Commercial Vehicle Market Demand Strong in 2021, Constrained by Supply Chain



In the latest release of its Commercial Vehicle Dealer Digest, ACT Research reported that supply chain constraints kept a lid on the commercial vehicle industry’s ability to raise build rates through 2021, at least until December, when a torrent of red-tagged/incomplete heavy-duty and, to a lesser extent, medium-duty units were finished.

“As supply constraints continue to dominate the conversation, broad-based economic and freight market strength is often overlooked,” Kenny Vieth, president and senior analyst of ACT Research, said. “In addition to long lead time manufacturing demand, U.S. consumers’ economic footprint has never been bigger. GDP surged 5.7% in 2021, with the forecast for growth at 3.7% in 2022, and thanks to the long period of low interest rates, consumer debt service levels are at historically low levels, while household net worth has surged since the beginning of 2020.”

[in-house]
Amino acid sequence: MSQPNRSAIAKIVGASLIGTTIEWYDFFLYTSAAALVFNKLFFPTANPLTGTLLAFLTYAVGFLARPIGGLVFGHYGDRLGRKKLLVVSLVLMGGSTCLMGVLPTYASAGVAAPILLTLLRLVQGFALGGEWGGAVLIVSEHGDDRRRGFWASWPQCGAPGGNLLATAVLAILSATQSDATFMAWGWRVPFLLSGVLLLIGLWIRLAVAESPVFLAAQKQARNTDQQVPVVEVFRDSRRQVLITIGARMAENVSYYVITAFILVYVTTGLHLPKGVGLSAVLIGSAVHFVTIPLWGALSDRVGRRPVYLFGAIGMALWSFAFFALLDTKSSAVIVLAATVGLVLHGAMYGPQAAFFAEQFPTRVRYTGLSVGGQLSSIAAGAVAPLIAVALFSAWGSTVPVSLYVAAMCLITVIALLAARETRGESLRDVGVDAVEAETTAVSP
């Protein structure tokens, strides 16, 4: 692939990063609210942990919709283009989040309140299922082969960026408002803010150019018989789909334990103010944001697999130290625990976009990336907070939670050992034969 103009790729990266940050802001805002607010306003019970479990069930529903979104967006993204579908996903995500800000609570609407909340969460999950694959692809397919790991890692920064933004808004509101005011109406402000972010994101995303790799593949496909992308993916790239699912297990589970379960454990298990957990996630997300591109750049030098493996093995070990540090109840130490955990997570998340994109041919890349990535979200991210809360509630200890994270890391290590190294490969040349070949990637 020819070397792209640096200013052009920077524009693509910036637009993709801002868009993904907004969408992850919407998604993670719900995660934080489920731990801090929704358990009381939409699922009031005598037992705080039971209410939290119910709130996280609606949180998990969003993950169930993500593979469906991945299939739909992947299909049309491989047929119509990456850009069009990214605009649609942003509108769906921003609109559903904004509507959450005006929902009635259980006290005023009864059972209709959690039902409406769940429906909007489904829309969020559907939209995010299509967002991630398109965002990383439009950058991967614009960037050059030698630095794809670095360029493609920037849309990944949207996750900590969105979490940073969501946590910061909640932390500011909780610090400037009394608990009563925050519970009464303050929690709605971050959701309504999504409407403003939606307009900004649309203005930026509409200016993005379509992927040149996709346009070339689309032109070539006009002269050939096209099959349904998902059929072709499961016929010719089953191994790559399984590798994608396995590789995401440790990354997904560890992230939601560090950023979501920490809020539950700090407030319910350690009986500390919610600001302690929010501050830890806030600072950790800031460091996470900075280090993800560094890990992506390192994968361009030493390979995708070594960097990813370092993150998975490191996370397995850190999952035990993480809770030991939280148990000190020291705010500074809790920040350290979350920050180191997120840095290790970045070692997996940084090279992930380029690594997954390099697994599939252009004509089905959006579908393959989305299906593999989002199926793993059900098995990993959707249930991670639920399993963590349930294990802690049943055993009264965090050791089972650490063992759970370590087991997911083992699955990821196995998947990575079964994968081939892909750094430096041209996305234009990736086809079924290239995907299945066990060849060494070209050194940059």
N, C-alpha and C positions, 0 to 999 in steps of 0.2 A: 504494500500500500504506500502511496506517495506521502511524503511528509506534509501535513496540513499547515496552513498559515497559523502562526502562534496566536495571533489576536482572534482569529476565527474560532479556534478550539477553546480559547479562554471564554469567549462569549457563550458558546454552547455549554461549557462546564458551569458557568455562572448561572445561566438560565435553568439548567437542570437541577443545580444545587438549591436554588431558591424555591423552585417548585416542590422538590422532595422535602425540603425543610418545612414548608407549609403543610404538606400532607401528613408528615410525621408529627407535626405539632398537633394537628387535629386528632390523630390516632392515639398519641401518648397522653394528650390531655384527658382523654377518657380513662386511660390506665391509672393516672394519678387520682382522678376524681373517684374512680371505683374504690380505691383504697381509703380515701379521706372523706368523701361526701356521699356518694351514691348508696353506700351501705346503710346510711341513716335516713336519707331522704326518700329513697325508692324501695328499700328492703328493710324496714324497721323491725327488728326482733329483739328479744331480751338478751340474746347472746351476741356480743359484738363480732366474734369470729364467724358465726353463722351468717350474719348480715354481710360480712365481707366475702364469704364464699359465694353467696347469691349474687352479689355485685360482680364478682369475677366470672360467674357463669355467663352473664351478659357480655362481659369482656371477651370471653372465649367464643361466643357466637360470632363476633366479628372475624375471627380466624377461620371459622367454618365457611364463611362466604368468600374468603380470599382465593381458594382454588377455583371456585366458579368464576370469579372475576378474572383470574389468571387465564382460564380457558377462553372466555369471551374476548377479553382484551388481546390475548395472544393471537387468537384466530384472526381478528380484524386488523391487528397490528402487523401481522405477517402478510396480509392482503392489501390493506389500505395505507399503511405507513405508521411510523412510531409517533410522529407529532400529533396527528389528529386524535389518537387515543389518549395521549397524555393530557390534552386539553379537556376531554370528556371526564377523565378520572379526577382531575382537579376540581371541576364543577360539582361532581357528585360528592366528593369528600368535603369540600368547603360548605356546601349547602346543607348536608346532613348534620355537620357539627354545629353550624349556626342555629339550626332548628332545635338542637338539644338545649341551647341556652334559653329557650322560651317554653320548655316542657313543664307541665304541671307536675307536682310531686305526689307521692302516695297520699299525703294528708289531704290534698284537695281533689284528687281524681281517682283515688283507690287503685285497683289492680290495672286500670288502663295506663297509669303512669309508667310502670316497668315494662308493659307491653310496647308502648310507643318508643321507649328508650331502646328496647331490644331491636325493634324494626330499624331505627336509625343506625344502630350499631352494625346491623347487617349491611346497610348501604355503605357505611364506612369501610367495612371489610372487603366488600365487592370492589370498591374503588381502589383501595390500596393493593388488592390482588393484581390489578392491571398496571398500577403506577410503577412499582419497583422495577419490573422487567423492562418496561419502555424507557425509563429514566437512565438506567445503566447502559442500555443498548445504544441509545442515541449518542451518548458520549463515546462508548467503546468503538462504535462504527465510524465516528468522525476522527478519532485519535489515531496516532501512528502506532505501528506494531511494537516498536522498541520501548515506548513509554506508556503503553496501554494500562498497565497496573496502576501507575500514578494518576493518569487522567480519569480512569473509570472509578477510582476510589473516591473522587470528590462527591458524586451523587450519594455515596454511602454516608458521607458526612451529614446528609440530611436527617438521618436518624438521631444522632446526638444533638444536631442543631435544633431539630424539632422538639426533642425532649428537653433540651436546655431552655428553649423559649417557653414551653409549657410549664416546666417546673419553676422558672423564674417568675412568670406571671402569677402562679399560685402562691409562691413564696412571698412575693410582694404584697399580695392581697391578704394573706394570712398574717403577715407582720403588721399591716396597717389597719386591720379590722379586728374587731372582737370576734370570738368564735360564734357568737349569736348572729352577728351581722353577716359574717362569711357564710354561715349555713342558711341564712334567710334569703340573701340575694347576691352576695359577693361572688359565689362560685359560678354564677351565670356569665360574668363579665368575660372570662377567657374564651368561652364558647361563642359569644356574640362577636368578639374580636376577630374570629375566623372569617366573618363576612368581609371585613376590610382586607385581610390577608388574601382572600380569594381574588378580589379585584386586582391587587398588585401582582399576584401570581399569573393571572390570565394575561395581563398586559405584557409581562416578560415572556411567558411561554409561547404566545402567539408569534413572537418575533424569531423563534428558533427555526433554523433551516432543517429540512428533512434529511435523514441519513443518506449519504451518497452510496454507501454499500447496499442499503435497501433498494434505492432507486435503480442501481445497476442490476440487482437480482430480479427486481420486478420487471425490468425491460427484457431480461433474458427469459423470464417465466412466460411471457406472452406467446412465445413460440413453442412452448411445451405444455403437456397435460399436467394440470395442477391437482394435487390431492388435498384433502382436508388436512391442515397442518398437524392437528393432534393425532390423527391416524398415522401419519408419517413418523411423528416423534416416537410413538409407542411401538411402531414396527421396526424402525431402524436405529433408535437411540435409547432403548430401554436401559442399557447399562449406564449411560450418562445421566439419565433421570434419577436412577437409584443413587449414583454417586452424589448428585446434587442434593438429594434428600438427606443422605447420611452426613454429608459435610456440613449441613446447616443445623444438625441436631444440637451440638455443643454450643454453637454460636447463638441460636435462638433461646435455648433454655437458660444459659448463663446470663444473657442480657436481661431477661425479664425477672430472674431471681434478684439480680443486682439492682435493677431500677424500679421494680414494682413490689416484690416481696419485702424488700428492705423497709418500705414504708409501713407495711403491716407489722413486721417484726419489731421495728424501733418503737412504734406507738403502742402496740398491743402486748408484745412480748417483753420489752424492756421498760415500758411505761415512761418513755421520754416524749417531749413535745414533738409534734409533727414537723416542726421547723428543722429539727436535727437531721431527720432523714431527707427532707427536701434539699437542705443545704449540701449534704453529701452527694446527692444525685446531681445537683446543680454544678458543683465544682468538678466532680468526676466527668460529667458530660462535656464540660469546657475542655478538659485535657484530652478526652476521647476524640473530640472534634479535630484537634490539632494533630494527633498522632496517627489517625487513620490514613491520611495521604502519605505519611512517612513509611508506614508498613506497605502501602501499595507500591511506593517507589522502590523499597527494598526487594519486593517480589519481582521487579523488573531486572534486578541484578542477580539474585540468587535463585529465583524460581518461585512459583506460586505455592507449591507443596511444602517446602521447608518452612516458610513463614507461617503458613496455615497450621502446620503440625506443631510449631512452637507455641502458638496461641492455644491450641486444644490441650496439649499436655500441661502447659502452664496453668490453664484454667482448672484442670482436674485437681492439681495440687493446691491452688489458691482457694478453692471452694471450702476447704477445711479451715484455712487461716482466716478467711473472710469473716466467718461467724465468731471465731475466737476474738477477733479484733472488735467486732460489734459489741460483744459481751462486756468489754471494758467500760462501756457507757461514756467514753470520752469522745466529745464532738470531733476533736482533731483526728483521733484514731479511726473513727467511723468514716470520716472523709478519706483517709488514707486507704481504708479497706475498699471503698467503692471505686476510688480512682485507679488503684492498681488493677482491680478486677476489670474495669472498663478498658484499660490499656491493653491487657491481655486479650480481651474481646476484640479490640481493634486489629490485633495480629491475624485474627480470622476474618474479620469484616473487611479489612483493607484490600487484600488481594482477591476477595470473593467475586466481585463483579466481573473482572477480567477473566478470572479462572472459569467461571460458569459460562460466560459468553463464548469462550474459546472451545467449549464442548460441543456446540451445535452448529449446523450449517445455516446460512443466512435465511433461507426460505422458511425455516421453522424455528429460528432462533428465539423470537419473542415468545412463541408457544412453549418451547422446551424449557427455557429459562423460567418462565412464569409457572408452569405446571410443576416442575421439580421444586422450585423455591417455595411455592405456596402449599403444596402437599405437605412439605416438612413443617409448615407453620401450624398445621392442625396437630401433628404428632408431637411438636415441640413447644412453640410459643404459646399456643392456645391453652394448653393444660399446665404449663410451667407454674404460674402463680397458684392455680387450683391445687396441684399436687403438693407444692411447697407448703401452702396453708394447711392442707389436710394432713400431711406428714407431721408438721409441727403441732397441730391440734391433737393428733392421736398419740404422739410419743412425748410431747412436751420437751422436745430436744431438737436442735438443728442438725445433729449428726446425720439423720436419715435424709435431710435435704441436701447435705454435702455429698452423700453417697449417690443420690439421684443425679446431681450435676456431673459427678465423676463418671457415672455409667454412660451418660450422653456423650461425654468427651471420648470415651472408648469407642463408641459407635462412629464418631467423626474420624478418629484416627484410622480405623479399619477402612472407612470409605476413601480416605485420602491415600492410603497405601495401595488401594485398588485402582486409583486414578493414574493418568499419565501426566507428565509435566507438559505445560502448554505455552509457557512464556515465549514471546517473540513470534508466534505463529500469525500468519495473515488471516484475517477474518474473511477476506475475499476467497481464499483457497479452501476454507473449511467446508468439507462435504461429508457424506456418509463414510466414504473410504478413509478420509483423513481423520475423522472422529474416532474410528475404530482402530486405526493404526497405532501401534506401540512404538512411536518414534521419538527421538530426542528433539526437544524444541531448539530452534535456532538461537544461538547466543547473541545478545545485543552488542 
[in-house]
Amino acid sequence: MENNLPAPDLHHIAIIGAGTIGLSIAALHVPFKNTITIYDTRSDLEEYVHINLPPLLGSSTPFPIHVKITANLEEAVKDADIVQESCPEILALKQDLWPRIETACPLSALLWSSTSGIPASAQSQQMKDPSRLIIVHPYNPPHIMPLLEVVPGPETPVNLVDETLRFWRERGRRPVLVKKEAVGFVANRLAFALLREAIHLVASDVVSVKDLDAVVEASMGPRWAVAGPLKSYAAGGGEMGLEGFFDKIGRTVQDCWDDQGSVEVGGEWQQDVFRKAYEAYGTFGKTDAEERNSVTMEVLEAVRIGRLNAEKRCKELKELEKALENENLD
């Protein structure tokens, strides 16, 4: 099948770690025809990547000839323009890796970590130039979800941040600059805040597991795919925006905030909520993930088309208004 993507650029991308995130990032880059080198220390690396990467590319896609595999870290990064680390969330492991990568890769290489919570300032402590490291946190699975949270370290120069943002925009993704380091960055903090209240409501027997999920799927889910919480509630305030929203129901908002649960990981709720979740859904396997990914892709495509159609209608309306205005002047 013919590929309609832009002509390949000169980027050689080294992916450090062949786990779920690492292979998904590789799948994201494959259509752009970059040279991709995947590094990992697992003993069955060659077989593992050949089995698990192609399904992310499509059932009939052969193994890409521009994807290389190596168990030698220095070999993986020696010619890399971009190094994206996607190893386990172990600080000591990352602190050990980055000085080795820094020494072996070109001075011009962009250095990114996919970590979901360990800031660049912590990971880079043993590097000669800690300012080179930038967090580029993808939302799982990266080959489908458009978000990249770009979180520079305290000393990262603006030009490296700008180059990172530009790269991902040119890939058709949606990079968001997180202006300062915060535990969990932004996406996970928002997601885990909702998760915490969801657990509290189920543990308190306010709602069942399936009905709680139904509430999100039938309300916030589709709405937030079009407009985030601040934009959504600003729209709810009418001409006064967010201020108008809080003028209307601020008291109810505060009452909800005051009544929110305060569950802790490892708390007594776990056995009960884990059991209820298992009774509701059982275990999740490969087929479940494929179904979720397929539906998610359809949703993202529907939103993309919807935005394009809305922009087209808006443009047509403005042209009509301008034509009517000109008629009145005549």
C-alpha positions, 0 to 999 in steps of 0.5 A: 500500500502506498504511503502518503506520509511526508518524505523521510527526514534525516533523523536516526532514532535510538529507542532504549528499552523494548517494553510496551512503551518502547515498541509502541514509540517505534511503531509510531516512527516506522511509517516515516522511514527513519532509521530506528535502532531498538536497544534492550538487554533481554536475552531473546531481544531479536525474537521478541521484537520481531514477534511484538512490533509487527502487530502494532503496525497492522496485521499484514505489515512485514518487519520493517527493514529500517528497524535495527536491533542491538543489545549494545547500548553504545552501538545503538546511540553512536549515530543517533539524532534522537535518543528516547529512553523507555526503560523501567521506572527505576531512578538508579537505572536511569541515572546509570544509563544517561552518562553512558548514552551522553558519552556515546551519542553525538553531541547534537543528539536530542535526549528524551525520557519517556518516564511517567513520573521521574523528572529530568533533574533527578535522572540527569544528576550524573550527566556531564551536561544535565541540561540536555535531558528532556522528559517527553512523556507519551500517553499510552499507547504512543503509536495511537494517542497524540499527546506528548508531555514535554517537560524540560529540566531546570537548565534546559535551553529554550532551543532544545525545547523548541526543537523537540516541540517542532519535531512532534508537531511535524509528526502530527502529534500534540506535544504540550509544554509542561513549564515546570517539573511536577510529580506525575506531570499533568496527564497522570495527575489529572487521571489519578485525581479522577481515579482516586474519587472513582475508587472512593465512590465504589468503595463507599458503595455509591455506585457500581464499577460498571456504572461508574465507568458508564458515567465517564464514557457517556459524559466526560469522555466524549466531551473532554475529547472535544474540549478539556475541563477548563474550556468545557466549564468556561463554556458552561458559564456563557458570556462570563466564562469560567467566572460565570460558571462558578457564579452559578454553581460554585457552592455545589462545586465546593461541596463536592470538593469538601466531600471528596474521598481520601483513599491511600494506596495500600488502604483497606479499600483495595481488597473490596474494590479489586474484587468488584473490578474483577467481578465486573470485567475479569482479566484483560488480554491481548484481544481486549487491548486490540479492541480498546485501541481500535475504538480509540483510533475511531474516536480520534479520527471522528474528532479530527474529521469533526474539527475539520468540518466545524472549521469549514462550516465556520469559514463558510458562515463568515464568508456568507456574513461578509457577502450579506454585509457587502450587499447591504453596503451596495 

Concerning the effects on the transportation industry, Vieth said, “For transportation providers, the virus continues to bend consumer spending to goods and away from services. Significant congestion in ports on both coasts is expected to linger into mid-year, and pent-up demand in the manufacturing sector is growing, related to the same supply chain woes that are impacting commercial vehicle production. Additionally, corporate profits continue their record-setting run, allowing businesses to invest in productivity-enhancing equipment. With wages growing rapidly, machinery demand is well above trend as employers drive capital for labor substitution. Even discounting for unprecedentedly low automotive inventories, consumer-facing retail inventory-to-sales ratios remain unprecedentedly low, which will support freight demand deep into 2022. Additionally, used vehicle prices are at record levels across Class 8 age and mileage nodes, and data indicate record valuations for medium-duty and trailer assets. Healthy consumer and corporate balance sheets and pent-up inventory demand translate into continued robust freight markets and still-rising freight rates (to date).”

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